Shrovetide

 

What is Shrovetide or Shrove Tuesday?

Although the terms Mardi Gras or Carnivale are often associated with raucous, wild, over-the-top, and immoral festivities in cities such as New Orleans, this was not the intent of the pre-Lenten period of Shrovetide. In fact the word ‘Carnivale’ itself did not originally mean what we today think of as a carnival but was derived from the Latin phrase carne levare” which means “taking away of flesh.” The phrase refers both to the literal act of not consuming meat during all of Lent as was the custom in the Roman Catholic Church in the past and the figurative casting off of the flesh in the penitential fasting and self-denial sacrifices during Lent.

The term Shrovetide refers to the Monday and Tuesday before Ash Wednesday though some countries observe the Shrovetide period beginning sooner than Monday; Shrove Tuesday of course refers specifically to the day before Ash Wednesday. Shrovetide is not an official liturgical season but has been a tradition among Catholics since the Middle Ages.

Shrovetide – A Time for Confession

The term comes from a Middle English word, “Shrive,” which means “to confess.” Though the tradition is not as popular as it was in the Middle Ages, the custom of Shrovetide is to go to confession just before Lent so as to begin the season in a fresh, spiritually clean state.

Regarding this practice, the Catholic Encyclopedia refers to the Ecclesiastical Institutes" translated from Theodulphus by Abbot Aelfric about A.D. 1000: “In the week immediately before Lent everyone shall go to his confessor and confess his deeds and the confessor shall so shrive him as he then may hear by his deeds what he is to do [in the way of penance].”

Other Shrovetide Customs

Food – The consumption of rich food on Shrove Tuesday has been a part of the Shrovetide customs for centuries. However, it had less to do with eating rich food in celebration and more to do with using up the foods that could not be eaten during Lent. Today, Roman Catholics abstain from meat on Fridays and fast on Ash Wednesday and Good Friday. However, in the past Lenten fasting was more similar to the fasting customs of the modern Eastern Catholic Church, and Roman Catholics throughout the Middle Ages did not eat foods such as fats and eggs during all of Lent. During Shrovetide, Catholics in England and throughout Europe would make pancakes and similar foods to use up oil, butter, and eggs before Lent began (which is why this Tuesday is sometimes also referred to as 'Pancake Tuesday' or 'Pancake Day' in certain places). In fact the ‘fat’ in the term Fat Tuesday (Mardi Gras) is in reference to the fats used in food on that Tuesday for the final time until Easter.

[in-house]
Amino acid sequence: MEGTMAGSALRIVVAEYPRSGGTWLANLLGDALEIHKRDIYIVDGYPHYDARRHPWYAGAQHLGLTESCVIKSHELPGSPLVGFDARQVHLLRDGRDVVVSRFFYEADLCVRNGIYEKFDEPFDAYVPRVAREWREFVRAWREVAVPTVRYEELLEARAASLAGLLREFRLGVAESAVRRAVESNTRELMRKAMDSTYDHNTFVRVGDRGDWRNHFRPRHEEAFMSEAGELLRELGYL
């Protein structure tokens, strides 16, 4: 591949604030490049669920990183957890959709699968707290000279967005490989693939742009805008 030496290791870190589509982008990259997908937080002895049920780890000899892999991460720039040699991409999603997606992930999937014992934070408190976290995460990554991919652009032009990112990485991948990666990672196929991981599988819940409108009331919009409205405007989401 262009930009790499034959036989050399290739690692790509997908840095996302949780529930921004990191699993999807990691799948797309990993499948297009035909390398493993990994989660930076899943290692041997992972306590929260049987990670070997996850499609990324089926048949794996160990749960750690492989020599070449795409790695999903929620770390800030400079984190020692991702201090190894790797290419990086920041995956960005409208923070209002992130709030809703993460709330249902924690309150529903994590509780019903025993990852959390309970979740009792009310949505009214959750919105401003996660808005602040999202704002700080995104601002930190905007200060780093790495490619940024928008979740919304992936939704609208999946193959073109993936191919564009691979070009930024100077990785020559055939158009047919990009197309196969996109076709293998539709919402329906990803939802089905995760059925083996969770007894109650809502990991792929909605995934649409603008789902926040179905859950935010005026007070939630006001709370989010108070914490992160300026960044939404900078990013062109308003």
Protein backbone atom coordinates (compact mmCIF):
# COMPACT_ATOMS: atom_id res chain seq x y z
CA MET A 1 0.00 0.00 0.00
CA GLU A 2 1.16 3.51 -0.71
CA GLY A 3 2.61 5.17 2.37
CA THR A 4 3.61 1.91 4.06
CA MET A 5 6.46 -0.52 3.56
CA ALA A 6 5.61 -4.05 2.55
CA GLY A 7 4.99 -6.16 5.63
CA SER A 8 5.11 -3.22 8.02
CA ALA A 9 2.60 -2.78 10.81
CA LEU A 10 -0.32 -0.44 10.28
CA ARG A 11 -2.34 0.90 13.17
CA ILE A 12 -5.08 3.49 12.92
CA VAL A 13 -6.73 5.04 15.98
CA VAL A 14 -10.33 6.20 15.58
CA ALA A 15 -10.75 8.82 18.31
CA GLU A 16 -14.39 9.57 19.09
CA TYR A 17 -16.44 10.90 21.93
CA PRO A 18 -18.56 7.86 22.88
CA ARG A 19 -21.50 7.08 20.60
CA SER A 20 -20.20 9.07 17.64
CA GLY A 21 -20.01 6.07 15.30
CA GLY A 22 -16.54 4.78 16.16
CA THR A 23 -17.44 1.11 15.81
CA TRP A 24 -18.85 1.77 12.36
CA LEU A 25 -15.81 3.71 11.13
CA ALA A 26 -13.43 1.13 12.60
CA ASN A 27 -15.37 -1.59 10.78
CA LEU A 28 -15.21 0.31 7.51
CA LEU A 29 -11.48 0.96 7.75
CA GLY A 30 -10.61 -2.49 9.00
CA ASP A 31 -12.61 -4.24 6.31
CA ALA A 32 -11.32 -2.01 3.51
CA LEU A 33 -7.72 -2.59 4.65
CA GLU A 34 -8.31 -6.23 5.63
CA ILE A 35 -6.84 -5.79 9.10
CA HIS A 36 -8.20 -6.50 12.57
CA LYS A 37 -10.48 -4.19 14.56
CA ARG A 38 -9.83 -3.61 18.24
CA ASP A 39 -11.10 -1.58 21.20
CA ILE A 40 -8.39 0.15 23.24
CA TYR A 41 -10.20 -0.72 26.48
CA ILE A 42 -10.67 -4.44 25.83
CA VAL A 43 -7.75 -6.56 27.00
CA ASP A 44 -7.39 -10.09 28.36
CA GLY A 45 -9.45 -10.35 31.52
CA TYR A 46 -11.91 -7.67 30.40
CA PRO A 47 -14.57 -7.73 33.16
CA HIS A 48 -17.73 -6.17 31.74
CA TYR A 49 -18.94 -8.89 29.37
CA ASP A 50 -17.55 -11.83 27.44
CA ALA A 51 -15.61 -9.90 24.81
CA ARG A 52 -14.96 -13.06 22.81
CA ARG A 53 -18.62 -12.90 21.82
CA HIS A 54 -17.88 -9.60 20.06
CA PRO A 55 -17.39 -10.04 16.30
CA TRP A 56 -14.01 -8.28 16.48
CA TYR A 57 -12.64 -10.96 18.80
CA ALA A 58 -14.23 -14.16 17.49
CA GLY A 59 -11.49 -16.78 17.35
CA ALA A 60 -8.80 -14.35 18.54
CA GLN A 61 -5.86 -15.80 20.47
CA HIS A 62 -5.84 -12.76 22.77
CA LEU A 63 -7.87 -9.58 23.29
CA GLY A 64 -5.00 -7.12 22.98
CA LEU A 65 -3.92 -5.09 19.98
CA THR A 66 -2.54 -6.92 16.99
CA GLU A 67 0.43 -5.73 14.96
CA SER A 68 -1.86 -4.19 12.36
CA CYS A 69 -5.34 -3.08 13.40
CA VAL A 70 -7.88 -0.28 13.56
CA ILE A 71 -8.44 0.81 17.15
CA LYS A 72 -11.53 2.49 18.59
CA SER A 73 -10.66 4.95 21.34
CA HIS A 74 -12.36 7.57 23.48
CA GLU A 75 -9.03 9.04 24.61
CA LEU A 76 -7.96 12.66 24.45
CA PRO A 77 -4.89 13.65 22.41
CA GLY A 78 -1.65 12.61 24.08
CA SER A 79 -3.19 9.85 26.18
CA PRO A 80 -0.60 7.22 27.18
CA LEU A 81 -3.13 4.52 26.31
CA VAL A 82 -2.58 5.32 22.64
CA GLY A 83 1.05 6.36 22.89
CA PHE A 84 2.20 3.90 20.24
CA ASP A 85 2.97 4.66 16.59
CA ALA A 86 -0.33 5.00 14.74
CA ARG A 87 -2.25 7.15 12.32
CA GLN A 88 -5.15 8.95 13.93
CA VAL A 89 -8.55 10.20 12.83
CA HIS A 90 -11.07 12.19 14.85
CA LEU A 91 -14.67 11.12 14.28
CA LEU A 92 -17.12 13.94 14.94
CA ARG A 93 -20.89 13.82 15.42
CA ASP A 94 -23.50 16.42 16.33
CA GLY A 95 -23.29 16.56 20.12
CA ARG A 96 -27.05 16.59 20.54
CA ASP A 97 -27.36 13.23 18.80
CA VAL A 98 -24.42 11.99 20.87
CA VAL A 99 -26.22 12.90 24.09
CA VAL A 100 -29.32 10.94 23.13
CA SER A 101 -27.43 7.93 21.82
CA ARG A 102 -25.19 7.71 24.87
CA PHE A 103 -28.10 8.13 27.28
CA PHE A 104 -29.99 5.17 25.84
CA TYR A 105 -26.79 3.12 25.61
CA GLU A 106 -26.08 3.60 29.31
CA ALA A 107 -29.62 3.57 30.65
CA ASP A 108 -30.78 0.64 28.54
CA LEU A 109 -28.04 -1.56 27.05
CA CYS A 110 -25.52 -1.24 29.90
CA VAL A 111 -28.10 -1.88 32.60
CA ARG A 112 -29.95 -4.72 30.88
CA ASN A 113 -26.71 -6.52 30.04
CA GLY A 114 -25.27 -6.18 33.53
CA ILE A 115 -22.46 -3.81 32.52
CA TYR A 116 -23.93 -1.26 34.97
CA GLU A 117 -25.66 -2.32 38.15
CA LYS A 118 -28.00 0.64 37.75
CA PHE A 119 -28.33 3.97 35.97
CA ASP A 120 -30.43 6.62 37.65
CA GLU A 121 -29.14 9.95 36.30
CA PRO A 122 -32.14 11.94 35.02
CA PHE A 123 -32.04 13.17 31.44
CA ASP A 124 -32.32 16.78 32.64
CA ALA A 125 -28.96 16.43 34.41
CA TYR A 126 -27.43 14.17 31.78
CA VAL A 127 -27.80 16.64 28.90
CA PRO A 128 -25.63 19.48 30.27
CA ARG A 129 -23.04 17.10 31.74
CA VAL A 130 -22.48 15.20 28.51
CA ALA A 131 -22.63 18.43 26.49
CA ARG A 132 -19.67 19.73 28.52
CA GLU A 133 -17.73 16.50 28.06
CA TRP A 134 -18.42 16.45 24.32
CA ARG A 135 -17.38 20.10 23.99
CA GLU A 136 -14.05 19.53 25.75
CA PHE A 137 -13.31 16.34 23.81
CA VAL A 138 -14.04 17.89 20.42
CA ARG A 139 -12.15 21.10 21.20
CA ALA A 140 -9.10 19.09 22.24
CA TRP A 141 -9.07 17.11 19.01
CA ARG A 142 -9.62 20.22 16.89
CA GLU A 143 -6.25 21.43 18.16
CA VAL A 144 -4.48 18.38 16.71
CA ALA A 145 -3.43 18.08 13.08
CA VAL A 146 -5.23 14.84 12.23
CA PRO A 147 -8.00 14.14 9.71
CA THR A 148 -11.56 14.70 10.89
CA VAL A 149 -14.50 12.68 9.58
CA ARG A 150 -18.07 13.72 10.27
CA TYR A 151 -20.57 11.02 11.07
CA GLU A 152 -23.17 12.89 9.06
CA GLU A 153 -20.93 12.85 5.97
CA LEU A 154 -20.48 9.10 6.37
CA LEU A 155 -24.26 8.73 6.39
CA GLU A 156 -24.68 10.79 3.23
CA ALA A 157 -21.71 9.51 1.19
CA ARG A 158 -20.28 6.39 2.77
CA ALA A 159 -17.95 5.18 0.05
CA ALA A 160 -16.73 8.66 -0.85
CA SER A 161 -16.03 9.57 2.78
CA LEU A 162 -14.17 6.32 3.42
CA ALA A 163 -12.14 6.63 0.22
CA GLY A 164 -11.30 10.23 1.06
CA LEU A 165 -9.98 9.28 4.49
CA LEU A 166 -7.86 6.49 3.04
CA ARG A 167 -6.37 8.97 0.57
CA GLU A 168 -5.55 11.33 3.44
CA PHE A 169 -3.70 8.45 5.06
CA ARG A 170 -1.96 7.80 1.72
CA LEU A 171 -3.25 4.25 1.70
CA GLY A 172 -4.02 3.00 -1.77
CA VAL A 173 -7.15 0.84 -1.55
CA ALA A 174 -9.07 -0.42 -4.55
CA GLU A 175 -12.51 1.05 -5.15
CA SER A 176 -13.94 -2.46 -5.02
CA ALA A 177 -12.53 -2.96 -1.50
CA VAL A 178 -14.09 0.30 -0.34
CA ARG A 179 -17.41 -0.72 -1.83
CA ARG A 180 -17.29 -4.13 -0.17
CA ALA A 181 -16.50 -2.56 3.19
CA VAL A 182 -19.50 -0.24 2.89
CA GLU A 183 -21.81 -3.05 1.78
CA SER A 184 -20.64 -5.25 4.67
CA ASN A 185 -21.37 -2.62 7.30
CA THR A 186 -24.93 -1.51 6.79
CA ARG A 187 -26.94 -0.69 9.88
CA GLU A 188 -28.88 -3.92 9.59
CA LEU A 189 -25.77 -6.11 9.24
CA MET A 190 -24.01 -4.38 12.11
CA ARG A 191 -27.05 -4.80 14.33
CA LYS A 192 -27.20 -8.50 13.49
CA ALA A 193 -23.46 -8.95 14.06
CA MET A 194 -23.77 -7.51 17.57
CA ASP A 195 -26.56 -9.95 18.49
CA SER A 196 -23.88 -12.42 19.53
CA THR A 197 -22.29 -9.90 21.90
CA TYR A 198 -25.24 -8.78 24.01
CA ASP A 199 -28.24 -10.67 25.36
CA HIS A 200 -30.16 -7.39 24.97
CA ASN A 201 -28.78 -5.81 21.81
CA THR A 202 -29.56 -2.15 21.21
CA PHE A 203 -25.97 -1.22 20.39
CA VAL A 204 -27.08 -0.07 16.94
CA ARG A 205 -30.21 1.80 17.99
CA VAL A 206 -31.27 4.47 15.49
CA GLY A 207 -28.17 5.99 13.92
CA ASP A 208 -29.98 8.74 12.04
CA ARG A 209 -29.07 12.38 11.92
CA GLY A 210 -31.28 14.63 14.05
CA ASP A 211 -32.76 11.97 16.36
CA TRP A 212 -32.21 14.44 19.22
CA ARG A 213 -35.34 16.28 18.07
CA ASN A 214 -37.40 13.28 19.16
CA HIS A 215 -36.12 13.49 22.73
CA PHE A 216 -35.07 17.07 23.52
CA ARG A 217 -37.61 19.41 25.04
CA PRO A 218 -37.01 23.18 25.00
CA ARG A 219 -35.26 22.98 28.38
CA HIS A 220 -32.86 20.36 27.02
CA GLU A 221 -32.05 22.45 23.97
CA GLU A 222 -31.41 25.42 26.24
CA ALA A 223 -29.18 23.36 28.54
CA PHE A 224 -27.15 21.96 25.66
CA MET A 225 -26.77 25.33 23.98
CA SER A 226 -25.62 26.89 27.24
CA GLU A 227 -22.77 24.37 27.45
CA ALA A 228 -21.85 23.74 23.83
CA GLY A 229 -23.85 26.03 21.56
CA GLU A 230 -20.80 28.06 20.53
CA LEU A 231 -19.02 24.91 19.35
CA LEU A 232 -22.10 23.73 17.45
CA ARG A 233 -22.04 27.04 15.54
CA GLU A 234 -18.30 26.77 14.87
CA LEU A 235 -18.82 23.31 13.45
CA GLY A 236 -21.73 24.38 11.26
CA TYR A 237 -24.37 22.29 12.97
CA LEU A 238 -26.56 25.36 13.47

Parties and Plays – Shrovetide has often been seen as a time for a last celebration before the somber season of Lent commences. During the Middle Ages and the Renaissance, masques and plays were popular on Shrove Tuesday, as were games and sport. Such festivities are seen as an acceptable last celebrations before entering the subdued and solemn season of Lent provided they do not get out of hand or promote sinfulness.

Plenary Indulgences – According to the Catholic Encyclopedia: “By a special constitution addressed by Benedict XIV to the archbishops and bishops of the Papal States, and headed "Super Bacchanalibus", a plenary indulgence was granted in 1747 to those who took part in the Exposition of the Blessed Sacrament which was to be carried out daily for three days during the carnival season.”

Sources: The Catholic Encyclopedia and the Fish Eaters Website.

 

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